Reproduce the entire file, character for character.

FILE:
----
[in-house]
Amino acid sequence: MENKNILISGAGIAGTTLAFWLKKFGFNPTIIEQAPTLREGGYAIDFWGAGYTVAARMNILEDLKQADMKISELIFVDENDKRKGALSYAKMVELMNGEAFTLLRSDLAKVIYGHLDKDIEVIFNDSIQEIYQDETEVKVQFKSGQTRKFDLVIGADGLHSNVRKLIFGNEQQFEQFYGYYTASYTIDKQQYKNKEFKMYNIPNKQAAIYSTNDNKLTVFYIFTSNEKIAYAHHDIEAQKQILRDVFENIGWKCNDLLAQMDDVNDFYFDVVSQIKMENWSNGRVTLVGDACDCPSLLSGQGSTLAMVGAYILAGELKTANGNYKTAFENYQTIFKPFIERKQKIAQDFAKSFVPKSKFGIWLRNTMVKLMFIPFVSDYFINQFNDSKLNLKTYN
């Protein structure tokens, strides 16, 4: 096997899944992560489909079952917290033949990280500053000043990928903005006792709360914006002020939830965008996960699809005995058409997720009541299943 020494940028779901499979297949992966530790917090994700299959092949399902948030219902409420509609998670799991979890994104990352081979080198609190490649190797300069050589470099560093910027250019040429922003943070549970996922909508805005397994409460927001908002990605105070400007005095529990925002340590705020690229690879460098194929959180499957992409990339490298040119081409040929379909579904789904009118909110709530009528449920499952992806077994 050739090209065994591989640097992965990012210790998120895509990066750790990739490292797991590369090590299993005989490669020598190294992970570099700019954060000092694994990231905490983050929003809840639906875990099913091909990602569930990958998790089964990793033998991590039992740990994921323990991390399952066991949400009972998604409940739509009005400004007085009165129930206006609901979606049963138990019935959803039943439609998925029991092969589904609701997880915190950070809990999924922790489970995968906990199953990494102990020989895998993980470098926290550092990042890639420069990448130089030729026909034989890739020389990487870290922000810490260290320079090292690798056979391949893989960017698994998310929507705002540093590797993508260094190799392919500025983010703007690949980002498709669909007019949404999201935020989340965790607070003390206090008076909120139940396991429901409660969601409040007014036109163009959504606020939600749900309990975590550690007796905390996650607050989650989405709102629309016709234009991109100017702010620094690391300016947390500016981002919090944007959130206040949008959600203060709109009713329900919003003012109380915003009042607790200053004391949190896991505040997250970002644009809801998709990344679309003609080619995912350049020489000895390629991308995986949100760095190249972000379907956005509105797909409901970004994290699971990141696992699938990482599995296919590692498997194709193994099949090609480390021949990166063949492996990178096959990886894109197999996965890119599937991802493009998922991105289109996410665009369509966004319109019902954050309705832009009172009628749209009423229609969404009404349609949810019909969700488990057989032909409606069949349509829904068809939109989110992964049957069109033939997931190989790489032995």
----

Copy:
[in-house]
Amino acid sequence: MENKNILISGAGIAGTTLAFWLKKFGFNPTIIEQAPTLREGGYAIDFWGAGYTVAARMNILEDLKQADMKISELIFVDENDKRKGALSYAKMVELMNGEAFTLLRSDLAKVIYGHLDKDIEVIFNDSIQEIYQDETEVKVQFKSGQTRKFDLVIGADGLHSNVRKLIFGNEQQFEQFYGYYTASYTIDKQQYKNKEFKMYNIPNKQAAIYSTNDNKLTVFYIFTSNEKIAYAHHDIEAQKQILRDVFENIGWKCNDLLAQMDDVNDFYFDVVSQIKMENWSNGRVTLVGDACDCPSLLSGQGSTLAMVGAYILAGELKTANGNYKTAFENYQTIFKPFIERKQKIAQDFAKSFVPKSKFGIWLRNTMVKLMFIPFVSDYFINQFNDSKLNLKTYN
């Protein structure tokens, strides 16, 4: 096997899944992560489909079952917290033949990280500053000043990928903005006792709360914006002020939830965008996960699809005995058409997720009541299943 020494940028779901499979297949992966530790917090994700299959092949399902948030219902409420509609998670799991979890994104990352081979080198609190490649190797300069050589470099560093910027250019040429922003943070549970996922909508805005397994409460927001908002990605105070400007005095529990925002340590705020690229690879460098194929959180499957992409990339490298040119081409040929379909579904789904009118909110709530009528449920499952992806077994 050739090209065994591989640097992965990012210790998120895509990066750790990739490292797991590369090590299993005989490669020598190294992970570099700019954060000092694994990231905490983050929003809840639906875990099913091909990602569930990958998790089964990793033998991590039992740990994921323990991390399952066991949400009972998604409940739509009005400004007085009165129930206006609901979606049963138990019935959803039943439609998925029991092969589904609701997880915190950070809990999924922790489970995968906990199953990494102990020989895998993980470098926290550092990042890639420069990448130089030729026909034989890739020389990487870290922000810490260290320079090292690798056979391949893989960017698994998310929507705002540093590797993508260094190799392919500025983010703007690949980002498709669909007019949404999201935020989340965790607070003390206090008076909120139940396991429901409660969601409040007014036109163009959504606020939600749900309990975590550690007796905390996650607050989650989405709102629309016709234009991109100017702010620094690391300016947390500016981002919090944007959130206040949008959600203060709109009713329900919003003012109380915003009042607790200053004391949190896991505040997250970002644009809801998709990344679309003609080619995912350049020489000895390629991308995986949100760095190249972000379907956005509105797909409901970004994290699971990141696992699938990482599995296919590692498997194709193994099949090609480390021949990166063949492996990178096959990886894109197999996965890119599937991802493009998922991105289109996410665009369509966004319109019902954050309705832009009172009628749209009423229609969404009404349609949810019909969700488990057989032909409606069949349509829904068809939109989110992964049957069109033939997931190989790489032995």